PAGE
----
To identify the target genes of ETV3 and ETV6, we performed transcriptomic analysis by bulk RNA-seq on monocytes silenced or not silenced for ETV3 or ETV6, at day 3 of differentiation, with the modified cytokine cocktail to favor mo-DC development. Then, we performed a differential gene expression analysis using DESeq2 comparing control with silenced samples for ETV3 (Fig. 2a) or ETV6 (Fig. 2b) separately. We defined the differentially expressed genes (DEGs) by a log2(fold-change) (log2(FC)) > 0.5 and a Padj < 0.05. Comparison of the DEGs for each shRNA revealed unique transcriptional networks, because most of the genes are specific for ETV3 or ETV6 silencing (Fig. 2c and Extended Data Fig. 3a; lists of DEGs can be found in Supplementary Tables 1 and 2).
To identify the molecular pathways controlled by ETV3 or ETV6, we performed network analysis. We calculated transcription factor activity using DoRoThEa regulons and VIPER22 (Fig. 2d). STAT1 and STAT2 were the most active transcription factors in silenced samples. We then calculated the enrichment of gene ontology (GO) terms (biological process) for upregulated genes (Fig. 2e). Type I IFN response gene sets were enriched in silenced samples. This is consistent with the predicted activity of STAT1 and STAT2, which are known to control the expression of ISGs23. To confirm this, we filtered the DEG matrix for known ISGs. Most of the ISGs were expressed more in silenced compared with control samples (Fig. 2f,g). To determine the in vivo relevance of this finding, we reanalyzed scRNA-seq data from peripheral blood mononuclear cells (PBMCs) of patients carrying a germline mutation of ETV6 (P214L) resulting in loss of function24. We first filtered the data to retain only CD14+ and CD16+ monocytes from healthy and ETV6P214L patients (Extended Data Fig. 3b,c). We then interrogated the single-cell data of ETV6P214L and wild-type (WT) monocytes with different gene sets. Genes upregulated on ETV6 silencing in our in vitro system were enriched in ETV6P214L monocytes compared with WT monocytes (Fig. 2h and Extended Data Fig. 3d). Moreover, ETV6P214L monocytes had a higher enrichment for ISGs than WT monocytes (Fig. 2i,j and Extended Data Fig. 3e), consistent with a previous report24. These results show that ETV3 and ETV6 repress ISG expression in monocytes in vitro and in vivo in humans and suggest that STAT1 signaling may be involved in the differentiation of monocytes.
The type I IFN pathway promotes mo-Mac differentiation
Given the impact of ETV3 or ETV6 silencing on mo-DC differentiation, our findings suggest that the type I IFN pathway may be activated in our model despite the absence of exogenous IFN in the culture system. However, we could not detect type I IFN secretion in the culture supernatant (not shown). To directly assess the effect of STAT1 activation on monocyte differentiation, we cultured monocytes in the presence of IFN-α or IFN-β. Type I IFN increased mo-Mac and decreased mo-DC differentiation in a dose-dependent manner (Fig. 3a and Extended Data Fig. 4a). Neither IFN-α nor IFN-β affected monocyte-derived cell viability (Extended Data Fig. 4b). In addition, type I IFN increased the expression of CD163, an early mo-Mac marker, and decreased the expression of CD1b, an early mo-DC marker, on the double-negative cells (Fig. 3b and Extended Data Fig. 4c). Collectively, these results show that activation of the type I IFN pathway promotes mo-Mac differentiation at the expense of mo-DCs. To understand how STAT1 signaling could affect monocyte fate decision, we exposed monocytes to IFN-α, in the presence or absence of cytokines, and measured the early expression of MAFB and IL-4-induced genes PPARG and ZNF366 (Fig. 3c). MAFB was rapidly increased on IFN-α exposure, along with the ISG MX1, whereas PPARG and ZNF366 expression on IL-4 treatment was inhibited by IFN-α. These results suggest that STAT1 activation modulates the mo-Mac:mo-DC balance by repressing the IL-4-induced mo-DC differentiation program.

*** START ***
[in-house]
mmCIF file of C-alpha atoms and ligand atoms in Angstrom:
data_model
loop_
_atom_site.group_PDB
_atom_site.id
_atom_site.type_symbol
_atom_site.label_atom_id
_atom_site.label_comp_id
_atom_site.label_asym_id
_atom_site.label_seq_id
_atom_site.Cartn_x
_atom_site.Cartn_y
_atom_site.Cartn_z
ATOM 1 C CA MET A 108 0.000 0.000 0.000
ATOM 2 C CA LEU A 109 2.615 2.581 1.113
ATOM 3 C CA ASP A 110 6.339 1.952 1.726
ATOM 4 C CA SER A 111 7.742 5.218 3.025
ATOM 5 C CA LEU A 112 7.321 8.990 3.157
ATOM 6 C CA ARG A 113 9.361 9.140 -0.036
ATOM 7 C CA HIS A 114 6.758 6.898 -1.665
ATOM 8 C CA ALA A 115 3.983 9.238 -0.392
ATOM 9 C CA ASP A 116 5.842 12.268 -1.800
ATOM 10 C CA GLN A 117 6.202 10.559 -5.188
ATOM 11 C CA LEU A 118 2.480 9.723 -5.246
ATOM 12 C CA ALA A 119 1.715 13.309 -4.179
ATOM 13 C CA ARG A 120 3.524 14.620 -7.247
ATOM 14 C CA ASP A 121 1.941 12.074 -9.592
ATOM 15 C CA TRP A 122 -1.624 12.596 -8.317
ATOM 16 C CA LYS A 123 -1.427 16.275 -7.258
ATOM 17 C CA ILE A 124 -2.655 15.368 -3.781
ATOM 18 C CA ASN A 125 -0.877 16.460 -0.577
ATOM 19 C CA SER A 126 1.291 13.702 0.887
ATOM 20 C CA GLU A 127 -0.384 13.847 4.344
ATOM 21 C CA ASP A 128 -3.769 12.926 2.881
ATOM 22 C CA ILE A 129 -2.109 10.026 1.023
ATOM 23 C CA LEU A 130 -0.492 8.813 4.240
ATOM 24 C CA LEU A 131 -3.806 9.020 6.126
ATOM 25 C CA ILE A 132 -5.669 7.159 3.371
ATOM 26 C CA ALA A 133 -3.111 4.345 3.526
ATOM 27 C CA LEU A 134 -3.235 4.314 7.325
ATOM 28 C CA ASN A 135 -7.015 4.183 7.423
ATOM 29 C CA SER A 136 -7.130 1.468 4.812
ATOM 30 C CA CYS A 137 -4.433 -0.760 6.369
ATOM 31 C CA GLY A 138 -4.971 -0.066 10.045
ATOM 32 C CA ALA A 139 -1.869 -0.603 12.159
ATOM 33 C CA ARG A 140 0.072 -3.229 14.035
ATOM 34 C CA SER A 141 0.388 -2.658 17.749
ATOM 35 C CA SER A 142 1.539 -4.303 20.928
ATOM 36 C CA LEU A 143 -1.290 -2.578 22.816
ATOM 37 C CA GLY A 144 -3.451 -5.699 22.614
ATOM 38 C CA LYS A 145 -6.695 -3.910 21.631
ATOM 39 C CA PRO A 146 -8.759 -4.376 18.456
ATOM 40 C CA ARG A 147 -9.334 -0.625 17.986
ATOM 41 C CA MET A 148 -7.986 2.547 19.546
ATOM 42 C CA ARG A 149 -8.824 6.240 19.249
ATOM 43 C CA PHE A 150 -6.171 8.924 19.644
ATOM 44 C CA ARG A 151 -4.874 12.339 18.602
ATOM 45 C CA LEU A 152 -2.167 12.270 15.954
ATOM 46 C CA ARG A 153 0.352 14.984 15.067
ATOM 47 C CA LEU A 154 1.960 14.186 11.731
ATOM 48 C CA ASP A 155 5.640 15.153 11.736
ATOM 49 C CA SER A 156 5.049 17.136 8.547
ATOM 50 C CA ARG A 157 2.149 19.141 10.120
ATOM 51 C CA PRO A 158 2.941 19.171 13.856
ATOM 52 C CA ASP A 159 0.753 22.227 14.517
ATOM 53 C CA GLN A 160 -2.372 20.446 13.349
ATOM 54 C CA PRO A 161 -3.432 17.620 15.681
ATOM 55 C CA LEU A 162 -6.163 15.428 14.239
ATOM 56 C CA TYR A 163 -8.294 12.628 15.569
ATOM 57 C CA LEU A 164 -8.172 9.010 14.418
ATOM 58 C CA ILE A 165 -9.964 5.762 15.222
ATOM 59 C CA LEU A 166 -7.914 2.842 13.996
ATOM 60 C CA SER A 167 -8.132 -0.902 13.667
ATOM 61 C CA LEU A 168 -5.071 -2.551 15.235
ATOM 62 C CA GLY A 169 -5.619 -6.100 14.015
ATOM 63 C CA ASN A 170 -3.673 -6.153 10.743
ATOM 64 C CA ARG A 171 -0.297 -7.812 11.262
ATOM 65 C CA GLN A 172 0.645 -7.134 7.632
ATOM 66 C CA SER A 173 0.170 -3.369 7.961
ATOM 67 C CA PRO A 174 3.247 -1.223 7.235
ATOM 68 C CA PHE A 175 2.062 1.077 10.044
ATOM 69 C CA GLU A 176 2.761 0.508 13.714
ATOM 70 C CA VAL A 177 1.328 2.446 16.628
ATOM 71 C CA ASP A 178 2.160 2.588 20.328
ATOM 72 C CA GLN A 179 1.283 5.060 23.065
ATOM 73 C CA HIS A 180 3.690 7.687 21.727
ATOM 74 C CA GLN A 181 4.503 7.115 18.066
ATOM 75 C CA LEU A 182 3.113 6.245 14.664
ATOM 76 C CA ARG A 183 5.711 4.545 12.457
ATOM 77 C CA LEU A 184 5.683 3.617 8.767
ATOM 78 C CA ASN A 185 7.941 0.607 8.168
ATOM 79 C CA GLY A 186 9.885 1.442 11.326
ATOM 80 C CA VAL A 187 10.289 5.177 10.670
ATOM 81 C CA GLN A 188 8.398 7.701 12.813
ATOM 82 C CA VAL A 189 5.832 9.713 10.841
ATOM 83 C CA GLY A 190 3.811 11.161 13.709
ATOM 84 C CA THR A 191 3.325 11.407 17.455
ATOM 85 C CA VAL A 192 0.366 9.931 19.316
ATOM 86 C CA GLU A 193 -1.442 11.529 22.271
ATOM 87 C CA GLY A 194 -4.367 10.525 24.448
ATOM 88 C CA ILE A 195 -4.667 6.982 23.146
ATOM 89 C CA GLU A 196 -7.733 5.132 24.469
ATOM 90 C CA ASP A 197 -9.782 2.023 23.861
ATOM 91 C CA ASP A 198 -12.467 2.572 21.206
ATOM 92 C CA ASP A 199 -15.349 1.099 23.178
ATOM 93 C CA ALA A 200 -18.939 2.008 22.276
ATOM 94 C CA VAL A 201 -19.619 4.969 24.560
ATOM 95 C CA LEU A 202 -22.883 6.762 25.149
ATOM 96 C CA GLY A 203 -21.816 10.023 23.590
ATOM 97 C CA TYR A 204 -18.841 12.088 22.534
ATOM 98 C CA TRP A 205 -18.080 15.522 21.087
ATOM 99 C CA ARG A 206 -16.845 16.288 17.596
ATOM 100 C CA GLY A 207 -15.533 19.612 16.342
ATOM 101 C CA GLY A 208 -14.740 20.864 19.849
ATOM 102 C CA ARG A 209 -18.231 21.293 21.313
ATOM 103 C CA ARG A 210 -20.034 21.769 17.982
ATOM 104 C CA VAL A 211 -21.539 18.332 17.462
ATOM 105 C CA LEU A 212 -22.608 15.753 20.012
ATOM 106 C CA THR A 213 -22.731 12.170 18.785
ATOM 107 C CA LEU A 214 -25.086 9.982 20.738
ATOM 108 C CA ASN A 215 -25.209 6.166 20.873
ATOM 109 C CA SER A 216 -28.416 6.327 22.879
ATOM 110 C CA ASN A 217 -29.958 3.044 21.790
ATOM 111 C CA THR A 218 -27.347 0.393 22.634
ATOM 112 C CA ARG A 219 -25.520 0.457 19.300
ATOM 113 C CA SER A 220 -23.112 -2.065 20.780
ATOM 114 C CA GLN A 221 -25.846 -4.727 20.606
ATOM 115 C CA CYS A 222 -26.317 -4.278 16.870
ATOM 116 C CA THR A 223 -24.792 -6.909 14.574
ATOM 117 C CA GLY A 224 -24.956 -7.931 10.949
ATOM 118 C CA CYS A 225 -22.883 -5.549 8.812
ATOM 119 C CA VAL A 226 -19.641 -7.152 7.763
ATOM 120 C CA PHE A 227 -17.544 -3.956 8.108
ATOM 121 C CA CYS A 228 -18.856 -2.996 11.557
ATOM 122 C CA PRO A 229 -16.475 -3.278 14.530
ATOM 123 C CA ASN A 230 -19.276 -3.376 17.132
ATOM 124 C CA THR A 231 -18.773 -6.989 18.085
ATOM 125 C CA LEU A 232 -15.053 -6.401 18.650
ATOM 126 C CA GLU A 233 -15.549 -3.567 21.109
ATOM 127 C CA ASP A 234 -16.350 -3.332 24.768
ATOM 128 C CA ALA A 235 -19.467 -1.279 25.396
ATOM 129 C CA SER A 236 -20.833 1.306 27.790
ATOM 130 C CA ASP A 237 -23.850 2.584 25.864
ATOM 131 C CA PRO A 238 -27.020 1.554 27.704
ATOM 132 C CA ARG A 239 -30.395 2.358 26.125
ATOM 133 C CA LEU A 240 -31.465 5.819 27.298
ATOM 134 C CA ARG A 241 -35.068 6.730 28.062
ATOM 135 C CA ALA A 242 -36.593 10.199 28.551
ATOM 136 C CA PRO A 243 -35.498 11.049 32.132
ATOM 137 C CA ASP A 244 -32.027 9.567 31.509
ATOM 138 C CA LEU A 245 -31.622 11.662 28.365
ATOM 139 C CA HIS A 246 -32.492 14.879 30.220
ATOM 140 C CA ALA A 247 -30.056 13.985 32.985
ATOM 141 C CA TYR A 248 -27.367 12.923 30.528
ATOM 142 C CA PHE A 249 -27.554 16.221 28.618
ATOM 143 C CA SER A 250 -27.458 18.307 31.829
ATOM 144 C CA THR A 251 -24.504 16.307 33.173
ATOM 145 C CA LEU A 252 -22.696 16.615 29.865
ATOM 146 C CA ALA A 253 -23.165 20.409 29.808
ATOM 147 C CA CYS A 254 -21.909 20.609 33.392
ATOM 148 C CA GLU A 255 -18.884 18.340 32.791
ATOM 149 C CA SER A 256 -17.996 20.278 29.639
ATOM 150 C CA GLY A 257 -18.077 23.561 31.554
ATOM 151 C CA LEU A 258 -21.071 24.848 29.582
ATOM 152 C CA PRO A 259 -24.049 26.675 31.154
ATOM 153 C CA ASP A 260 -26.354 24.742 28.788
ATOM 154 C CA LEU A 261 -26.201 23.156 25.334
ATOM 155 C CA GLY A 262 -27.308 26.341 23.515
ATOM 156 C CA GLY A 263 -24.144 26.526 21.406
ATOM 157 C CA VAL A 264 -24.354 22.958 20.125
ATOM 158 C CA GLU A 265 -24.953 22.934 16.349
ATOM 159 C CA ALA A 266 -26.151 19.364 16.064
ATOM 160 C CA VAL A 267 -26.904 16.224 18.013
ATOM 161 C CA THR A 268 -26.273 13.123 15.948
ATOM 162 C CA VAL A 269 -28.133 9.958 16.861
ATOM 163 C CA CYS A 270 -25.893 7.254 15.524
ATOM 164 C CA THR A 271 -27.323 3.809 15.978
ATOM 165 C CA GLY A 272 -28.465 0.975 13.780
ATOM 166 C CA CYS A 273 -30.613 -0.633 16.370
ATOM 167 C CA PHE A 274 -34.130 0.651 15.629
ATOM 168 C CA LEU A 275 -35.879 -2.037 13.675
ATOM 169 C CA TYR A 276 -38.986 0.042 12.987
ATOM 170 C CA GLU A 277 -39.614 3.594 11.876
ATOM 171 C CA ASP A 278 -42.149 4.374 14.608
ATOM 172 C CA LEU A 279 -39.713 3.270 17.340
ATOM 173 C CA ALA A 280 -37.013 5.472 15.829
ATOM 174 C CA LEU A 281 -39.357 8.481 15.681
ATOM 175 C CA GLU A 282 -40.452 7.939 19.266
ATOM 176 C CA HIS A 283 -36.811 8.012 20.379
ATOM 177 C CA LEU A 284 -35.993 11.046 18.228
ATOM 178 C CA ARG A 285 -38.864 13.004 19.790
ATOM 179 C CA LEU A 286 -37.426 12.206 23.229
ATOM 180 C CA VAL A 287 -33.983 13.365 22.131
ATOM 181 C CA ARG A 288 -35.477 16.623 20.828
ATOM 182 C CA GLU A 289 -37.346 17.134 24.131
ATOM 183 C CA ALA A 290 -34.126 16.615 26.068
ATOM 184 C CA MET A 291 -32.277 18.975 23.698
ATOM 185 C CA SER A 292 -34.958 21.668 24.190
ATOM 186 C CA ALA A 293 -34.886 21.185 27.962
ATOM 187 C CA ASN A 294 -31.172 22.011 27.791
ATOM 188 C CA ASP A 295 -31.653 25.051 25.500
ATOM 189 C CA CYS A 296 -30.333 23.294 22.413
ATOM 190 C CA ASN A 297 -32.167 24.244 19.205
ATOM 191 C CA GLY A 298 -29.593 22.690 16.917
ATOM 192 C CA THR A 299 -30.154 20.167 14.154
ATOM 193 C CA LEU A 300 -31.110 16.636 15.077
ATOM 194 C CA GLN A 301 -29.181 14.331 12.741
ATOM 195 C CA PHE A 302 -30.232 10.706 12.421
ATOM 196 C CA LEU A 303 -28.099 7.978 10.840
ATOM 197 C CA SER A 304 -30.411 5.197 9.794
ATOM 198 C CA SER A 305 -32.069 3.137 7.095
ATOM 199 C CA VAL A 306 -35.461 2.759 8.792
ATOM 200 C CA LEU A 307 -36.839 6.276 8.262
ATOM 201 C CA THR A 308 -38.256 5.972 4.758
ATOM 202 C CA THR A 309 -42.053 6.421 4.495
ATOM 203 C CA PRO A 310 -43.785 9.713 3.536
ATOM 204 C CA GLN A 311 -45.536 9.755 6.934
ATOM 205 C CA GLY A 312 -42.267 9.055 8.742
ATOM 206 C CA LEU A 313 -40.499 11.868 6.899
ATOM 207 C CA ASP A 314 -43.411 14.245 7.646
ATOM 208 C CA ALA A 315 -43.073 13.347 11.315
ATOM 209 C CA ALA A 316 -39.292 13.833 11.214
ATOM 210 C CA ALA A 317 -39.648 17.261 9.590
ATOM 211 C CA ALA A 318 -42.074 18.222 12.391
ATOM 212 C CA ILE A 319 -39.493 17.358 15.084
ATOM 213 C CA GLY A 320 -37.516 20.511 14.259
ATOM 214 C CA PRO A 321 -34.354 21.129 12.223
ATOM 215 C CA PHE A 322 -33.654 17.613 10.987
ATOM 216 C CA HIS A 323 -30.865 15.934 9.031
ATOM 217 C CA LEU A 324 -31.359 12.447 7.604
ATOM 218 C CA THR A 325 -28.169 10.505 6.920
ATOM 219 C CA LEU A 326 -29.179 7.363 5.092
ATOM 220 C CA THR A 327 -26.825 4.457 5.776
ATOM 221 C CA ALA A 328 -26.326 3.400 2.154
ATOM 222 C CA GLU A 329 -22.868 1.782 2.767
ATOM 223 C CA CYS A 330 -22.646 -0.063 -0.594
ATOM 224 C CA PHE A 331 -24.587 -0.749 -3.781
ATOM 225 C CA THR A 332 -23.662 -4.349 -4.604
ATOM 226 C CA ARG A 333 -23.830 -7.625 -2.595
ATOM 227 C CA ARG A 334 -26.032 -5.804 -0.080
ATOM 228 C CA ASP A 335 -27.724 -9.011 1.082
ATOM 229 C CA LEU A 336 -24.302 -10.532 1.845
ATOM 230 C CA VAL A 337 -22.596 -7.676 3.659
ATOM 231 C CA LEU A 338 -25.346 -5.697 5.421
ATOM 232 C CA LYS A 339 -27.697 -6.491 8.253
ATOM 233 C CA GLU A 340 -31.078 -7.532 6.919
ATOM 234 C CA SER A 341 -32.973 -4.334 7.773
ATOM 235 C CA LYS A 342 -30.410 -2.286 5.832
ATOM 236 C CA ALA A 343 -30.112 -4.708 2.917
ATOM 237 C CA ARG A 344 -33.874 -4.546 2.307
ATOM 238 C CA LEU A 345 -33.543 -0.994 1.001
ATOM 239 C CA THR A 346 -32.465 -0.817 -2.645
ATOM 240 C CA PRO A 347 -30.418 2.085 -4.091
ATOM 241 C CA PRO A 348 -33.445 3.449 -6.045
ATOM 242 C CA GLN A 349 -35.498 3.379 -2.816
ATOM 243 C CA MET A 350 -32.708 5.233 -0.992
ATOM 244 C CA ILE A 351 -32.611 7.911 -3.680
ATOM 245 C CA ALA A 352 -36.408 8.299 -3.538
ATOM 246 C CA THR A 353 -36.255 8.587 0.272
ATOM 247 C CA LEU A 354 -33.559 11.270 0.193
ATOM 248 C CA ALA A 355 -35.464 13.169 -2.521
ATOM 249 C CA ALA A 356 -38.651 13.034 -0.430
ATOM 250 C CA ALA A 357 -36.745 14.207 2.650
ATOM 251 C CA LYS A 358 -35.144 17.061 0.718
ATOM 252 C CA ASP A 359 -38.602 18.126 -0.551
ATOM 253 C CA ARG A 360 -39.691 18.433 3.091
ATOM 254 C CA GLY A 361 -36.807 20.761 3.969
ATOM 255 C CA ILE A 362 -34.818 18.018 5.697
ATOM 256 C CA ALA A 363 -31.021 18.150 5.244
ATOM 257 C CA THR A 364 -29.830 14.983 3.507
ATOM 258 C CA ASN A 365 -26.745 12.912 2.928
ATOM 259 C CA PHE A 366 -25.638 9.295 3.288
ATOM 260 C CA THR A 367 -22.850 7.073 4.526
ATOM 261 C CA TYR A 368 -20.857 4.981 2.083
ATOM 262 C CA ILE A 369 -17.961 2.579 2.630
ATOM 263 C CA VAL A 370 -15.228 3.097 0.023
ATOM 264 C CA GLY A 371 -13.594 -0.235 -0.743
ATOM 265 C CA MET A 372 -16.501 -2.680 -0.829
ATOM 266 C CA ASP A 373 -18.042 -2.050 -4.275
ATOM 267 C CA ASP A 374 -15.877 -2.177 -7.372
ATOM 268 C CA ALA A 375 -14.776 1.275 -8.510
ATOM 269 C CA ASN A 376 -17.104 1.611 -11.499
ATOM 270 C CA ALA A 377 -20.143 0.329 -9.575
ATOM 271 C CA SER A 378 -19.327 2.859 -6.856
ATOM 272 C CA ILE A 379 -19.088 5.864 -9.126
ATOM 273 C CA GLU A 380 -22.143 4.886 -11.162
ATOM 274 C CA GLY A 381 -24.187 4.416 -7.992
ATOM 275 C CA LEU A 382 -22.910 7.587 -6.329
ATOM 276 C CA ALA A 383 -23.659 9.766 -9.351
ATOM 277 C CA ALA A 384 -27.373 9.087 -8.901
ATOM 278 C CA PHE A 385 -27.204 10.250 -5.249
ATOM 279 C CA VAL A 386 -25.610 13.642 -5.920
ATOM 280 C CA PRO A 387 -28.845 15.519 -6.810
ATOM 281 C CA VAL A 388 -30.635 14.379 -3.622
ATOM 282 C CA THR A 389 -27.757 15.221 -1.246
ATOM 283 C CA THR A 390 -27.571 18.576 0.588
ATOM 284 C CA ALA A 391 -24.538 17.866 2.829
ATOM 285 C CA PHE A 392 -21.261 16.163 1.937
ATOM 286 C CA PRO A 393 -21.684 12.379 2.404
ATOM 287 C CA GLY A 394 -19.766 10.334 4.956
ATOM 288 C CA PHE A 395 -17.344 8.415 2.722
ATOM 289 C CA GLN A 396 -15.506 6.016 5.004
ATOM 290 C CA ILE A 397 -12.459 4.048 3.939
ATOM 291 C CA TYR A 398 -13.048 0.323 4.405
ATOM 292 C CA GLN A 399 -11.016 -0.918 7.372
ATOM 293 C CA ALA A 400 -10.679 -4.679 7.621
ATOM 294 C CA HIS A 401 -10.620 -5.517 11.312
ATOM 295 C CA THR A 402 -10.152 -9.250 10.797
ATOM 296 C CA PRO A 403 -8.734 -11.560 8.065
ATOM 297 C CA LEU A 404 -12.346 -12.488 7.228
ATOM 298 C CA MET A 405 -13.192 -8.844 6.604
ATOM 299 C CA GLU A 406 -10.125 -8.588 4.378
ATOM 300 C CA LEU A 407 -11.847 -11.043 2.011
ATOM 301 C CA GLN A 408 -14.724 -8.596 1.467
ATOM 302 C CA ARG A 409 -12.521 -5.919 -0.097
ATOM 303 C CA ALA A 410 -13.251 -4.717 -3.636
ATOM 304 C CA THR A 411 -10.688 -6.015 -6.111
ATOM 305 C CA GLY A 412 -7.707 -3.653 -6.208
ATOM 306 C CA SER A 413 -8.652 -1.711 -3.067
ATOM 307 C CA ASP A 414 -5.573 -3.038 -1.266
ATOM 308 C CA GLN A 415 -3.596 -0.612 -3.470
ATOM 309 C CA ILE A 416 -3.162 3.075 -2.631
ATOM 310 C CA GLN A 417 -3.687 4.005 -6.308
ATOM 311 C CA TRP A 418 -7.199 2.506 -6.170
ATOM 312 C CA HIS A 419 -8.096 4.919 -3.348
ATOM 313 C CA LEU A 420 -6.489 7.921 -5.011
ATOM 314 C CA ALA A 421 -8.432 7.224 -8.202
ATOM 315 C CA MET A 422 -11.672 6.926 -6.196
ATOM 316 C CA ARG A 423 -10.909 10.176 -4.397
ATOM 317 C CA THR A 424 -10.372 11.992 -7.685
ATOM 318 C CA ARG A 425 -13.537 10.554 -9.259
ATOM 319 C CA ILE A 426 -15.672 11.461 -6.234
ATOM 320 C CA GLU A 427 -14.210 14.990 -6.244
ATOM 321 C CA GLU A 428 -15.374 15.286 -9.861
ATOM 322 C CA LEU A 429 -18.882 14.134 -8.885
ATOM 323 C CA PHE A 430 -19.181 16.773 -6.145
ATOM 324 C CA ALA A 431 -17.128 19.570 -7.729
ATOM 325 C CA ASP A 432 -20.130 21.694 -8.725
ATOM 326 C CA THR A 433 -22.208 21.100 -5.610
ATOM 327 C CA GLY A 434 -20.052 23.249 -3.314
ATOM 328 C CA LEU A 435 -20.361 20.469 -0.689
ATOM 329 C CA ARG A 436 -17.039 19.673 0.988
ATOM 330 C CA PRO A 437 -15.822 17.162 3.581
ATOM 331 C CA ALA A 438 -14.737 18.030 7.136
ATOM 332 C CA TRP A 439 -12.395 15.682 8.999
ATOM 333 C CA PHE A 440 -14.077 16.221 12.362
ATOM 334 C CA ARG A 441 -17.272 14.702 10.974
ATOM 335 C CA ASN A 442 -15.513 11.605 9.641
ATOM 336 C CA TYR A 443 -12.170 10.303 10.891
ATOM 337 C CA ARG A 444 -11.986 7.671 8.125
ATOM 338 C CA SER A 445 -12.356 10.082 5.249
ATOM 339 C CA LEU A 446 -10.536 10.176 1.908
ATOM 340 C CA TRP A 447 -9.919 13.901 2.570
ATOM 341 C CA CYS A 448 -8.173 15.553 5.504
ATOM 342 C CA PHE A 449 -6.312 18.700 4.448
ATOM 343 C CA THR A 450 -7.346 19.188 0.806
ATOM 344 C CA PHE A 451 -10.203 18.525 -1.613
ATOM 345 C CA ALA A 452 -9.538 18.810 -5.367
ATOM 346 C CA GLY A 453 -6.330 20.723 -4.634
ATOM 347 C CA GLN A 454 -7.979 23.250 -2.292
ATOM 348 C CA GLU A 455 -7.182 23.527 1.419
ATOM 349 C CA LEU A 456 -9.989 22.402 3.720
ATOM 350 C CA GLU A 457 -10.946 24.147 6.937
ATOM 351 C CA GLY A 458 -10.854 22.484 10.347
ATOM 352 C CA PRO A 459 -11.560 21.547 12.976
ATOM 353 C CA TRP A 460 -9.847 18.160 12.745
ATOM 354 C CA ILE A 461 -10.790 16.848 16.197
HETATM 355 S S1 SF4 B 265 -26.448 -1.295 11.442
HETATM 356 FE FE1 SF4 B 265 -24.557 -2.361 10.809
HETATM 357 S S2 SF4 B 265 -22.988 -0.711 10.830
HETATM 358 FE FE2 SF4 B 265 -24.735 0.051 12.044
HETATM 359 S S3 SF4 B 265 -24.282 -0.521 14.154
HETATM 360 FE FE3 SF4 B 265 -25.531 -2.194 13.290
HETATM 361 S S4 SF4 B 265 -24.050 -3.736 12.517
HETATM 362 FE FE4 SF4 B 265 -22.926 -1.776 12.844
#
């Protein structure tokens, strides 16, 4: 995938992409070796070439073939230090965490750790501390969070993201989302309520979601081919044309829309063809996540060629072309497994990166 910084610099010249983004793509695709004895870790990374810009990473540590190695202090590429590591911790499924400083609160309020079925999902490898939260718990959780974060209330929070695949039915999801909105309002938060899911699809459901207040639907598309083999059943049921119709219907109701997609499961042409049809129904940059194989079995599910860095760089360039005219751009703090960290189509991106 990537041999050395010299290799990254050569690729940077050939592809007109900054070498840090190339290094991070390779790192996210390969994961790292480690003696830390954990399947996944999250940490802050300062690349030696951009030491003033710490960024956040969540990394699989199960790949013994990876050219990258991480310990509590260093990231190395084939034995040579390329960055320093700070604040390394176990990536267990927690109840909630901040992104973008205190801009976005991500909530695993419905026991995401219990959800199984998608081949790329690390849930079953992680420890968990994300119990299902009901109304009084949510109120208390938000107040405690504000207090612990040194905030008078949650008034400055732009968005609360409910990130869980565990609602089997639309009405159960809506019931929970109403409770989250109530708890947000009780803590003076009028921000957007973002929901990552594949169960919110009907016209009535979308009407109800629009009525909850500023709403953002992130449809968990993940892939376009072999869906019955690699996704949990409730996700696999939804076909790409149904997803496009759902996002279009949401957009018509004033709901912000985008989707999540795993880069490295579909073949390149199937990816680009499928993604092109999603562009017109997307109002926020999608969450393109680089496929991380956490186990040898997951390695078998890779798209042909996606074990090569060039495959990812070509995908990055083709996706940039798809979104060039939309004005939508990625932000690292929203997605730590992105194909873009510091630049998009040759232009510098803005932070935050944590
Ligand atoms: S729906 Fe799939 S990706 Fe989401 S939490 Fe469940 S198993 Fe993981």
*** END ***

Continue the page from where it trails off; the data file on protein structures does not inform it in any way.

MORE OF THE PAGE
Monocyte differentiation is controlled independently of ISGs
To directly test whether ISG expression plays a role in the control of monocyte differentiation by ETV3 or ETV6, we sought to inhibit type I IFN signaling in our culture model using recombinant viral B18R, a soluble receptor of type I IFN that prevents signaling through the IFN-α/β receptor (IFNAR)25. Exposure to B18R did not impact the proportions of mo-DCs and mo-Macs obtained with or without silencing of ETV3 or ETV6 (Fig. 3d–f), even though B18R efficiently inhibited ISG expression, including MX1, CXCL10, OAS2 and IFIT3 (Fig. 3g,h). These results indicate that inhibition of the type I IFN pathway does not rescue mo-DC differentiation in the absence of ETV3 or ETV6 expression. We conclude that ETV3 and ETV6 regulate monocyte differentiation independently of their action on ISGs.
ETV3 and ETV6 repress mo-Mac program and differentiation